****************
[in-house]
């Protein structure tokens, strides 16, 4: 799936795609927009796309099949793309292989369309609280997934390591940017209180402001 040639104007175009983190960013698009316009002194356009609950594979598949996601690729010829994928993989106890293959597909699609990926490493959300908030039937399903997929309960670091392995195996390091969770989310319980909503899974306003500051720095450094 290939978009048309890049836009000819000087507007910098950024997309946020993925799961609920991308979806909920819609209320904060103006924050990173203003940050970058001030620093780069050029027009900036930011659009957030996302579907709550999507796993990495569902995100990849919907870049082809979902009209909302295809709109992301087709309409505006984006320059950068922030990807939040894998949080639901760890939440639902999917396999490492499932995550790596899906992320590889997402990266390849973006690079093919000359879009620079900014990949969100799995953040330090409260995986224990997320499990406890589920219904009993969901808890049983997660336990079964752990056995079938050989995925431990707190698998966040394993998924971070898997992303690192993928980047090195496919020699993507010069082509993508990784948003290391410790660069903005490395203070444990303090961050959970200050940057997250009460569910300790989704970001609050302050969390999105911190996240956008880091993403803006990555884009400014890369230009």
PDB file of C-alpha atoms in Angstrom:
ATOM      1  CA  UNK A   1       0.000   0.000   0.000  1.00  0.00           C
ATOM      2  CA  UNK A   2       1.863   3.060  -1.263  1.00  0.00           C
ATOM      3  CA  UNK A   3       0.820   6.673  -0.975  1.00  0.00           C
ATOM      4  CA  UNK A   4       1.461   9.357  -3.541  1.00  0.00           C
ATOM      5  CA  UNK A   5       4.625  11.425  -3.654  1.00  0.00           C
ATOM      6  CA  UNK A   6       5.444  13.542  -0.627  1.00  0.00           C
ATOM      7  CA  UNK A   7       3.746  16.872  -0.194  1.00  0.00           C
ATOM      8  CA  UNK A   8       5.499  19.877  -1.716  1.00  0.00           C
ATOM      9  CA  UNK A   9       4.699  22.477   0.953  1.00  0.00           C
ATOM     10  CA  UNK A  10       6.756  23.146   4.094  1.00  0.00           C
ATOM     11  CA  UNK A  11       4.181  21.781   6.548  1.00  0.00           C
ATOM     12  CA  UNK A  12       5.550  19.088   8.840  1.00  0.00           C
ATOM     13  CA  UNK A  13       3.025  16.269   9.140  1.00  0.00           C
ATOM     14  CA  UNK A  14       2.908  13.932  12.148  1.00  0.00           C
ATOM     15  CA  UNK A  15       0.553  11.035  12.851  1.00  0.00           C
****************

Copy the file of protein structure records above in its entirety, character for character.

[in-house]
């Protein structure tokens, strides 16, 4: 799936795609927009796309099949793309292989369309609280997934390591940017209180402001 040639104007175009983190960013698009316009002194356009609950594979598949996601690729010829994928993989106890293959597909699609990926490493959300908030039937399903997929309960670091392995195996390091969770989310319980909503899974306003500051720095450094 290939978009048309890049836009000819000087507007910098950024997309946020993925799961609920991308979806909920819609209320904060103006924050990173203003940050970058001030620093780069050029027009900036930011659009957030996302579907709550999507796993990495569902995100990849919907870049082809979902009209909302295809709109992301087709309409505006984006320059950068922030990807939040894998949080639901760890939440639902999917396999490492499932995550790596899906992320590889997402990266390849973006690079093919000359879009620079900014990949969100799995953040330090409260995986224990997320499990406890589920219904009993969901808890049983997660336990079964752990056995079938050989995925431990707190698998966040394993998924971070898997992303690192993928980047090195496919020699993507010069082509993508990784948003290391410790660069903005490395203070444990303090961050959970200050940057997250009460569910300790989704970001609050302050969390999105911190996240956008880091993403803006990555884009400014890369230009």
PDB file of C-alpha atoms in Angstrom:
ATOM      1  CA  UNK A   1       0.000   0.000   0.000  1.00  0.00           C
ATOM      2  CA  UNK A   2       1.863   3.060  -1.263  1.00  0.00           C
ATOM      3  CA  UNK A   3       0.820   6.673  -0.975  1.00  0.00           C
ATOM      4  CA  UNK A   4       1.461   9.357  -3.541  1.00  0.00           C
ATOM      5  CA  UNK A   5       4.625  11.425  -3.654  1.00  0.00           C
ATOM      6  CA  UNK A   6       5.444  13.542  -0.627  1.00  0.00           C
ATOM      7  CA  UNK A   7       3.746  16.872  -0.194  1.00  0.00           C
ATOM      8  CA  UNK A   8       5.499  19.877  -1.716  1.00  0.00           C
ATOM      9  CA  UNK A   9       4.699  22.477   0.953  1.00  0.00           C
ATOM     10  CA  UNK A  10       6.756  23.146   4.094  1.00  0.00           C
ATOM     11  CA  UNK A  11       4.181  21.781   6.548  1.00  0.00           C
ATOM     12  CA  UNK A  12       5.550  19.088   8.840  1.00  0.00           C
ATOM     13  CA  UNK A  13       3.025  16.269   9.140  1.00  0.00           C
ATOM     14  CA  UNK A  14       2.908  13.932  12.148  1.00  0.00           C
ATOM     15  CA  UNK A  15       0.553  11.035  12.851  1.00  0.00           C